By far the most innocent game with the smuttiest implications at GDC this year was the alternative controller entry entitled Planet Licker. In the game’s fiction, you are a monster who eats planets made of popsicles. As the player IRL, you are also a popsicle-licking monster of sorts, only instead of planets your tongue is manhandling an edible controller.
Planet Licker not only puts your tongue to the test; it’s also a race against time. You have to schlurp up six planets before the clock runs out. As part of the annual ALT.CTRL.GDC showcase, Planet Licker was an unusual experiment for creator Frank DeMarco, to say the least. “It definitely changed the way I thought about game design, more than I thought it would,” he says when I caught up with him in the expo hall on Thursday. “I usually make very traditional games, like 2D arcade style games with simple mechanics. But the idea for this was just so good, I knew we had to make it work.”
Designing for the tongue proved to be a unique challenge, too. Flavor, taste, and texture were the most important elements to nail down, since players don’t really have time to look down but need to be able to differentiate the inputs while licking. Of course, the team took precautions to ensure the controller was safe to use as well. The popsicle buttons are single-use, and the controller is sanitized after each use to account for overzealous players (like myself) who might spread their sticky enthusiasm via mouth juices. The tech behind the controller is deceptively simple, too. “You’re actually just closing the circuit between two disconnected wires with your tongue,” DeMarco explained.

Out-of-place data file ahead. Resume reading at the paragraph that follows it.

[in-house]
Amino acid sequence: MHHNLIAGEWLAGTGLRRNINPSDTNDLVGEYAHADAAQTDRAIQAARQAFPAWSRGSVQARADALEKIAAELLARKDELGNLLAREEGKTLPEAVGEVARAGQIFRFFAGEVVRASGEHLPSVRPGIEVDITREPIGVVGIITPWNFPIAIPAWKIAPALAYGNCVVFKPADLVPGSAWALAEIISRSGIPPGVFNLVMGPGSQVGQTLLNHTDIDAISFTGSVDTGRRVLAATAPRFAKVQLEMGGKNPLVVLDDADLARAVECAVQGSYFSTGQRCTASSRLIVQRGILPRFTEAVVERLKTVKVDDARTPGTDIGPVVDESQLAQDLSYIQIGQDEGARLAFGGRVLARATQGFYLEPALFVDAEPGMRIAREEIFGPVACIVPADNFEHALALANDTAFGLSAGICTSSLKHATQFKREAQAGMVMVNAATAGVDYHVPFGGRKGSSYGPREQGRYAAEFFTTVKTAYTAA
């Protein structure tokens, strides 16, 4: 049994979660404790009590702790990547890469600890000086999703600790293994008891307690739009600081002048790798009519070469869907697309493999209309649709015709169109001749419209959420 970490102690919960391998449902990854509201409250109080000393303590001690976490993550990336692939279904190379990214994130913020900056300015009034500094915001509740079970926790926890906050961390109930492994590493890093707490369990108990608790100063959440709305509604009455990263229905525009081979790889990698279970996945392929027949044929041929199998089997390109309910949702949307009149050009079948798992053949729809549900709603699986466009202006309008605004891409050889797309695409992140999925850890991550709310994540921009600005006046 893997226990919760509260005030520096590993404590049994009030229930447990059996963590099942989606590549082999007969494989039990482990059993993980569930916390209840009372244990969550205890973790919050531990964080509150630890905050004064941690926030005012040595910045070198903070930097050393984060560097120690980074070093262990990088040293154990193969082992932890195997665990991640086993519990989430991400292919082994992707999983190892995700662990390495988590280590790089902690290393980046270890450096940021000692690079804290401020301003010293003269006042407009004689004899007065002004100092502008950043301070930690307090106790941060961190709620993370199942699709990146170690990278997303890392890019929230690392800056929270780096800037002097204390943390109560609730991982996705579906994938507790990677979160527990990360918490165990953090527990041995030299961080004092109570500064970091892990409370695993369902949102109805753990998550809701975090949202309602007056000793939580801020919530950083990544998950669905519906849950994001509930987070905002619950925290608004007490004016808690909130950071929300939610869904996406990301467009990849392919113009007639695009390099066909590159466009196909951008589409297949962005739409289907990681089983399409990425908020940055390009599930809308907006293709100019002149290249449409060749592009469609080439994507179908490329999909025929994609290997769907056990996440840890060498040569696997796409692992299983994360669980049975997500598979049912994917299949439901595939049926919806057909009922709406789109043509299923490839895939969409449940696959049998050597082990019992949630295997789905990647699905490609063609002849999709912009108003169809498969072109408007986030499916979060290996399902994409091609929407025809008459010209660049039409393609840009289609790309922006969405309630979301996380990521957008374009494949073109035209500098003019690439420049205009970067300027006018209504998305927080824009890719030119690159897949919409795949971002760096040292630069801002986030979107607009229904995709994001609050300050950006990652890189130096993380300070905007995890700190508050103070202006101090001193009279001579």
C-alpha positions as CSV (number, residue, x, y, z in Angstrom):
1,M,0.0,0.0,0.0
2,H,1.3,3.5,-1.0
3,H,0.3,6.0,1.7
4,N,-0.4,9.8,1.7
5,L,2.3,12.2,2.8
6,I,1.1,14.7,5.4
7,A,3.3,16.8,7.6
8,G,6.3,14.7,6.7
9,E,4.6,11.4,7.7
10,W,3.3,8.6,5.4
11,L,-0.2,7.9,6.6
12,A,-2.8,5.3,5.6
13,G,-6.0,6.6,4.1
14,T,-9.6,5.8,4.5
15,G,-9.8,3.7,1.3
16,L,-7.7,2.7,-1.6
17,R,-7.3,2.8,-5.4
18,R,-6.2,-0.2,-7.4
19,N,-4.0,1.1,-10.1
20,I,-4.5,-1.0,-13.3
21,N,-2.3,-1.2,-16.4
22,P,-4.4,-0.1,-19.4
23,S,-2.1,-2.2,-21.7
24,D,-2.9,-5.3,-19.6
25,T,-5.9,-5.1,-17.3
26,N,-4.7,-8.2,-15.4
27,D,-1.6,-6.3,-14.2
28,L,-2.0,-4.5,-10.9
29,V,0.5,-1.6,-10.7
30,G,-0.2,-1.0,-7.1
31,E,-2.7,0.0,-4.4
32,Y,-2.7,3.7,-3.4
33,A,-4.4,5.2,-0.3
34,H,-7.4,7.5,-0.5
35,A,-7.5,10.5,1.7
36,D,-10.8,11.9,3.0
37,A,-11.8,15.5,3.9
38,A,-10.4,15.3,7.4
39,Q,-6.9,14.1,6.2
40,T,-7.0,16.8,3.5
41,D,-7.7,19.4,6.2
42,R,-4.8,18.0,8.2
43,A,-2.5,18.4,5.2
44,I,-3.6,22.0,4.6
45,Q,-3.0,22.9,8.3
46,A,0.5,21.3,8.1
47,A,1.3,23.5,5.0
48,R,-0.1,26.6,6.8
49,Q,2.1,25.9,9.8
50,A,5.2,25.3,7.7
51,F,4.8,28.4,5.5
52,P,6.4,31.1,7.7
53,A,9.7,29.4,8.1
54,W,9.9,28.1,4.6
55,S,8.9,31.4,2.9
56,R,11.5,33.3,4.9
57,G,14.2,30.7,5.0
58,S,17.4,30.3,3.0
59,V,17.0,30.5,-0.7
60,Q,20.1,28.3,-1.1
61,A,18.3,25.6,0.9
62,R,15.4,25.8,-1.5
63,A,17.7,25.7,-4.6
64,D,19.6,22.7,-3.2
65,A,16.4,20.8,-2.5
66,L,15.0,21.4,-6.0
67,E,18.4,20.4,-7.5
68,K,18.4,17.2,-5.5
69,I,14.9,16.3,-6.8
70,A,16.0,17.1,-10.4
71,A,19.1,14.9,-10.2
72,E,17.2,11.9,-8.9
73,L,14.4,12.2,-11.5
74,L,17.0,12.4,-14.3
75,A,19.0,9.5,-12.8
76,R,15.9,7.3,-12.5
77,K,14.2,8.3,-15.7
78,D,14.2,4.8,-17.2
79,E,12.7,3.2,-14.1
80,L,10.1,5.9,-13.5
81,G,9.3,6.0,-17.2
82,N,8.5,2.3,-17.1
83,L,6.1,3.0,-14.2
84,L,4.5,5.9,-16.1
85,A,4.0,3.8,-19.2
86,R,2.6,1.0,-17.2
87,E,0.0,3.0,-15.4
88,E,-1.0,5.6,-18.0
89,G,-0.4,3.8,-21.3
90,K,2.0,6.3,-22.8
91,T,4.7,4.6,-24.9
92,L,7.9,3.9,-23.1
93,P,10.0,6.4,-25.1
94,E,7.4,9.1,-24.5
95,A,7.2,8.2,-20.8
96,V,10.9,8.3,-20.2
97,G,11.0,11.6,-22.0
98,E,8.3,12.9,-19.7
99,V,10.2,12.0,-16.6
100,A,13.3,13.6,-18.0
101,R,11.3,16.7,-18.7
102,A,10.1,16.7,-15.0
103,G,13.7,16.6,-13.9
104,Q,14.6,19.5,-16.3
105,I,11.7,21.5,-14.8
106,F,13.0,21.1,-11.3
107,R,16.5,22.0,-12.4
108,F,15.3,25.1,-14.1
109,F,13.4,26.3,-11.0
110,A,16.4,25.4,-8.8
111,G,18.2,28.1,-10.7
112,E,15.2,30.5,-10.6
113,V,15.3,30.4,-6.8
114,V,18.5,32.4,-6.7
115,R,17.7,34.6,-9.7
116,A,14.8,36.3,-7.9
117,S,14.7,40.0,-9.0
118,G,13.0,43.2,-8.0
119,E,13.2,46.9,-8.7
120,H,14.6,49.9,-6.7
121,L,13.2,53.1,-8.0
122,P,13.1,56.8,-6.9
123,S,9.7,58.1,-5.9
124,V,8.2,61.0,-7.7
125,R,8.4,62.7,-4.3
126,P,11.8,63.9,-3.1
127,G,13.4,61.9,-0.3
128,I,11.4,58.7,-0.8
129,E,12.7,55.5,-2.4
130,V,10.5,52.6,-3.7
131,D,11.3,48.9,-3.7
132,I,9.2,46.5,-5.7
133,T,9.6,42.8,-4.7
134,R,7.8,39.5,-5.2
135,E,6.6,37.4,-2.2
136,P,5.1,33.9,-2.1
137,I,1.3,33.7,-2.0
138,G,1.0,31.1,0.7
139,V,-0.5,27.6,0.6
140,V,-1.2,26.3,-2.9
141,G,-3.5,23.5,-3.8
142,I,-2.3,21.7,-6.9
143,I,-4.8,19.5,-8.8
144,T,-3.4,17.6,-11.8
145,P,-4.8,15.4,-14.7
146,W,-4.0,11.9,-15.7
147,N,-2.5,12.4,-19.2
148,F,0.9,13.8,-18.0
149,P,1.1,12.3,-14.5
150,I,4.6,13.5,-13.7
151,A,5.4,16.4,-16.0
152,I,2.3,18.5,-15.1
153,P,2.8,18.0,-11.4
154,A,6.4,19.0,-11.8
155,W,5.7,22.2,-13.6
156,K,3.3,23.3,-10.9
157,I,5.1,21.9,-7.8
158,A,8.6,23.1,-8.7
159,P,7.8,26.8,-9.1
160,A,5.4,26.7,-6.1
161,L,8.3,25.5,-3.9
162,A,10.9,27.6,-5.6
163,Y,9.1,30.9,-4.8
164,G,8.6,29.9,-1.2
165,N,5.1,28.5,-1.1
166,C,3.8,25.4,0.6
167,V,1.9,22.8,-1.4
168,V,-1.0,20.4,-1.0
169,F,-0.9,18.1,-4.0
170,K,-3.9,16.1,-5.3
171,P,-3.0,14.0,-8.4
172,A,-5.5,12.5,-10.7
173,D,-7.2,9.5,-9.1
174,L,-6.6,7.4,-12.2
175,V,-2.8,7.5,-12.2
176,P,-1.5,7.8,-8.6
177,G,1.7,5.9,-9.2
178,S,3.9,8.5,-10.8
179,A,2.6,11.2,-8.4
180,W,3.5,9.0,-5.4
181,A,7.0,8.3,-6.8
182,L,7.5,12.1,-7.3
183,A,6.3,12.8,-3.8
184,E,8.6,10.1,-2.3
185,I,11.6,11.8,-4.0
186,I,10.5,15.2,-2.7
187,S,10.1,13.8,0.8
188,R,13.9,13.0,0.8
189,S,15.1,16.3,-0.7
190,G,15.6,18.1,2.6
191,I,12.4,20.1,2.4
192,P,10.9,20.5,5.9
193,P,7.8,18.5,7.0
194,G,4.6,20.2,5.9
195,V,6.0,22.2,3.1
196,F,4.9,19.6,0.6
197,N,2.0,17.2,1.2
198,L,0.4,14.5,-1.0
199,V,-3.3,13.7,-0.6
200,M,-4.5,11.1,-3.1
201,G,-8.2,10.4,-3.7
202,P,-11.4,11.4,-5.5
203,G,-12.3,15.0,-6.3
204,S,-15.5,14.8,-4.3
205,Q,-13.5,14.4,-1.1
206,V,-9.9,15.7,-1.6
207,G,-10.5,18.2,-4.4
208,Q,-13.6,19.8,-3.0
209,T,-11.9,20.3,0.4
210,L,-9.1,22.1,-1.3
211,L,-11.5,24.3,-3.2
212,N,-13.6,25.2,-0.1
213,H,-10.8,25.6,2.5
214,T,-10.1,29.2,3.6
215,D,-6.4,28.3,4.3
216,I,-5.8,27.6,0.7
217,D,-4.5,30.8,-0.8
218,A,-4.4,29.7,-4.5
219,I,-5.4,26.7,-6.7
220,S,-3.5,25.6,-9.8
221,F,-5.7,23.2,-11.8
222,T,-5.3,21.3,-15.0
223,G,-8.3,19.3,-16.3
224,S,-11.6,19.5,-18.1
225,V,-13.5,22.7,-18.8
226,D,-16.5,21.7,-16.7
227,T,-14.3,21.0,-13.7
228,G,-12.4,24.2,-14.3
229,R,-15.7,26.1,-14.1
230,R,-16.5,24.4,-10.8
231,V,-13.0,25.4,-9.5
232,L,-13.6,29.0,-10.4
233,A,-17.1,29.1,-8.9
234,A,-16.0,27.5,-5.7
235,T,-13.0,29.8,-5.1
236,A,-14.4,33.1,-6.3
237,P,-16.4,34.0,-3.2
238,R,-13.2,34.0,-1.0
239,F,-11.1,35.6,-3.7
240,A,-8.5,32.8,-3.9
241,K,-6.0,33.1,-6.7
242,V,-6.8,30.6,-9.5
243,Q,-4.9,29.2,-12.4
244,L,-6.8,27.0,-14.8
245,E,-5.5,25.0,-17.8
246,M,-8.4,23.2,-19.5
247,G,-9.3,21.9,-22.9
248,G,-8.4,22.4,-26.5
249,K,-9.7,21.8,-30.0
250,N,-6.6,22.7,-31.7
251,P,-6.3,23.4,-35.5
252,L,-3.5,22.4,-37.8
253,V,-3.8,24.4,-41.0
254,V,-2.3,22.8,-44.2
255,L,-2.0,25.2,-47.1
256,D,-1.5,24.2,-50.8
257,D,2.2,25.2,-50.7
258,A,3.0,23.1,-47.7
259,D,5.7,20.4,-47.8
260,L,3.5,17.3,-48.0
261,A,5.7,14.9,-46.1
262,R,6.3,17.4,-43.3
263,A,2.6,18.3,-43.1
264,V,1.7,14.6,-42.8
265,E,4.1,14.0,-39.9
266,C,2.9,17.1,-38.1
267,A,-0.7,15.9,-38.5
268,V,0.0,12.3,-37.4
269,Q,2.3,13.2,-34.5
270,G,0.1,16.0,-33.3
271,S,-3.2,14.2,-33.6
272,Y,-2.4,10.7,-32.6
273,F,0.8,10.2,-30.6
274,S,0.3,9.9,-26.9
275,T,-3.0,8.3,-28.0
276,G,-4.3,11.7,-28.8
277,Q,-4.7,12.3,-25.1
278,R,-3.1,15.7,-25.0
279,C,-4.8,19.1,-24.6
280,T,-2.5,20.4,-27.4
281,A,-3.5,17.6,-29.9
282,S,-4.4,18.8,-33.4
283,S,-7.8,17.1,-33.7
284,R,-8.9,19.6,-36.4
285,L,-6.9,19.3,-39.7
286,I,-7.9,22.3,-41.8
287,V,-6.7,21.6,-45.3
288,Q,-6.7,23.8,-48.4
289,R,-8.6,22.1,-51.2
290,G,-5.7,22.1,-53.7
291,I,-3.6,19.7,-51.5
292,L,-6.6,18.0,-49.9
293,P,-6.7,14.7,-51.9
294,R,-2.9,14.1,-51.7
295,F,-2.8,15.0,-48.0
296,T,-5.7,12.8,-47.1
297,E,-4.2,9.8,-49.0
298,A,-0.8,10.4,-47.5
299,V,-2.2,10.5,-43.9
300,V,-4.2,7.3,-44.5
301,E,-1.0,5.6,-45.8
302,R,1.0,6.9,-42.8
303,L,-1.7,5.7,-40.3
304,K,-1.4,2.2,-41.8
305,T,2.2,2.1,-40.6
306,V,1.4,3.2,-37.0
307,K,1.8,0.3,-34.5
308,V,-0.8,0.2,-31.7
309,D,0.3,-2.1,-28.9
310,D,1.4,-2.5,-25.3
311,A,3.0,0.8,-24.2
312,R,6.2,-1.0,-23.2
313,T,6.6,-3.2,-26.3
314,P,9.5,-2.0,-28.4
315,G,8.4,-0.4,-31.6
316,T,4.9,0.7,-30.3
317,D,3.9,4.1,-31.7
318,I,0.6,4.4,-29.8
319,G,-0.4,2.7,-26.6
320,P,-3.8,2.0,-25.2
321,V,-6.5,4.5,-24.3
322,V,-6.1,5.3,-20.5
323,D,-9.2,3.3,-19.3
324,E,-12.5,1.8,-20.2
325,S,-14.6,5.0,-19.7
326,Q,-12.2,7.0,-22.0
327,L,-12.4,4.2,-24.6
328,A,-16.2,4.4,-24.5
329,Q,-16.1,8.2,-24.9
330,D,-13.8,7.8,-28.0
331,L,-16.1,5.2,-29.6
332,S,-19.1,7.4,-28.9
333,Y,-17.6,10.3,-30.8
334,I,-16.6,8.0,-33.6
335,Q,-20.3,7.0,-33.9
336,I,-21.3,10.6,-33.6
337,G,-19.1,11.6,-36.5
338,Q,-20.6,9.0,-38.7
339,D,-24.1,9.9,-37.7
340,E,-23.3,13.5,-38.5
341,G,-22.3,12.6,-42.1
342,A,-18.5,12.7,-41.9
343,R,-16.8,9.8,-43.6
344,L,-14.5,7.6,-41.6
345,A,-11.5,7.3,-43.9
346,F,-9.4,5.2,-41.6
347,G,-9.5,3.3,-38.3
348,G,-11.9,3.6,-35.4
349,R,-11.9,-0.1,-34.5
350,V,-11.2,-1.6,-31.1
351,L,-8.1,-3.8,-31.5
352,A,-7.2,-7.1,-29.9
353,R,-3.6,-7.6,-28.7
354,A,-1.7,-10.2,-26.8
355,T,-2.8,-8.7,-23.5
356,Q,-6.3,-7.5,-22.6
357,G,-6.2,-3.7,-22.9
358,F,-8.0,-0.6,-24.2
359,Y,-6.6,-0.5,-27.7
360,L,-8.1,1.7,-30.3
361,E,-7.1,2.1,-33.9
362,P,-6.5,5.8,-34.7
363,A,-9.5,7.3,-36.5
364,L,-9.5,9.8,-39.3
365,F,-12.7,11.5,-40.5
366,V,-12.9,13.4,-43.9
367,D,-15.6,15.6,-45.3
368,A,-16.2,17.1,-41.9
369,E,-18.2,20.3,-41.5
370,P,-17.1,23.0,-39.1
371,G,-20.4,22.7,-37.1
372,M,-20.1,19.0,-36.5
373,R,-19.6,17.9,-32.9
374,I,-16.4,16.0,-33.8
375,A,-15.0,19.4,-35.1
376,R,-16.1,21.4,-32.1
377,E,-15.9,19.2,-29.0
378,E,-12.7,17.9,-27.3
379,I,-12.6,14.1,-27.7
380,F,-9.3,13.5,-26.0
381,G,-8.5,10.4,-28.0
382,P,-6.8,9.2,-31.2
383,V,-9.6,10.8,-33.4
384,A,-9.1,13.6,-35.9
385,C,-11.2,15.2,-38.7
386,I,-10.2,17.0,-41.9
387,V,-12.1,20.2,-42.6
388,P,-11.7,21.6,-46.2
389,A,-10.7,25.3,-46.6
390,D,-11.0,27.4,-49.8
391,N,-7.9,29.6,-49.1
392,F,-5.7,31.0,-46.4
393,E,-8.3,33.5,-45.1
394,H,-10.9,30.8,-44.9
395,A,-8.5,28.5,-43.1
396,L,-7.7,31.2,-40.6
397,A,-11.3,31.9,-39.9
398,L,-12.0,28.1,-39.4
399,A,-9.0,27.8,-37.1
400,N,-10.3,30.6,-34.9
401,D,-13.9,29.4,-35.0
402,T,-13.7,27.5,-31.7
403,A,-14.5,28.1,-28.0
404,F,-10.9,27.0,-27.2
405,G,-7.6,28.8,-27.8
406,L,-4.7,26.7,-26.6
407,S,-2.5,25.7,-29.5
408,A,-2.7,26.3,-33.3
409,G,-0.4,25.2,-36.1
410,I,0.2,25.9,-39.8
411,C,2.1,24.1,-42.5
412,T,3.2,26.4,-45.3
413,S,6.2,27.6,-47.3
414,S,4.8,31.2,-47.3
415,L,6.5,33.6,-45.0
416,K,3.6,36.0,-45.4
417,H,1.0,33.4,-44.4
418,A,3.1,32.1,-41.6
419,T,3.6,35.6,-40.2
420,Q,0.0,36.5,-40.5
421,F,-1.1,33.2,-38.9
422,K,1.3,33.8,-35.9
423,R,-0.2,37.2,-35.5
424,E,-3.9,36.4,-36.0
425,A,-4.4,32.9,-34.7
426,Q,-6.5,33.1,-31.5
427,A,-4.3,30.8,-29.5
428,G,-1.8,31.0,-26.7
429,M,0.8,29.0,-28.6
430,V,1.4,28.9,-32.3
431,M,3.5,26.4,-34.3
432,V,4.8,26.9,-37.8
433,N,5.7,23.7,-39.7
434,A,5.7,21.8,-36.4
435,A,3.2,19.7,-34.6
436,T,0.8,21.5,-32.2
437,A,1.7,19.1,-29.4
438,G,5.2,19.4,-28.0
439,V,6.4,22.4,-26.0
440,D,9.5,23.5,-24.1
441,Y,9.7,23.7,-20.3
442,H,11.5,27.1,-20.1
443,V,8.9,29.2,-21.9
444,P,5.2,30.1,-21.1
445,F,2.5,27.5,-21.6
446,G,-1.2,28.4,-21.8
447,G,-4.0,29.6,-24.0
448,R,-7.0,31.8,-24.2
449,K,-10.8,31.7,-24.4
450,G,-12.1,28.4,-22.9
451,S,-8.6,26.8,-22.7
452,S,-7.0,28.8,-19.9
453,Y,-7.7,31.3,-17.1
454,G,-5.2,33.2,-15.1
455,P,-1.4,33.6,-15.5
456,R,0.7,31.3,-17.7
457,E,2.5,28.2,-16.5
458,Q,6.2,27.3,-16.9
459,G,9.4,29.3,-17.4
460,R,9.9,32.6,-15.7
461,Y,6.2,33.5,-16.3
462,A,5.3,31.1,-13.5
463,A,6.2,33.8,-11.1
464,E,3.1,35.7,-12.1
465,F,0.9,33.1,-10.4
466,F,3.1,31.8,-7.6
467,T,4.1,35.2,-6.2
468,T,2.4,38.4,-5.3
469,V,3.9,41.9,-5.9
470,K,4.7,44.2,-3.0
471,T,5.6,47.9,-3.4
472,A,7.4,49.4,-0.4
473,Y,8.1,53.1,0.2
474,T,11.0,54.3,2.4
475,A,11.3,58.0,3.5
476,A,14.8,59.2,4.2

When it comes to players, DeMarco noticed there are two different types of people who were intrigued enough to stop by the booth. “One is the type of person who’s really interested, but too skeeved out to play it themselves. But they’re still too fascinated too turn away and watch others do it. The other type of person is the one who comes up and is like, ‘Yeah. I definitely want to lick this right now.'”
Apparently, I was the latter of these two types. But after losing pretty quickly, I inquired into viable strategies before trying again. “I would say the best tongue tactic is the poking technique. Just leave your tongue out and poke at it,” DeMarco instructed.
The top player on the leaderboards (“It’s asking me to lick interface my name!” exclaimed one player who also made it onto the list) from that day, Nikk Mitchell, happened to drop by by the booth as well while I was trying out the game. When asked about his tactics, Mitchell gave simple but instructive advice. “I just kept licking. And when I needed to lick more, I licked more.”
When pressed about how his tongue had developed such licking skills, Mitchell responded with a demure “Oh my god,” before respectfully declining to answer with anything more than “I guess my tongue was just born for Planet Licker.”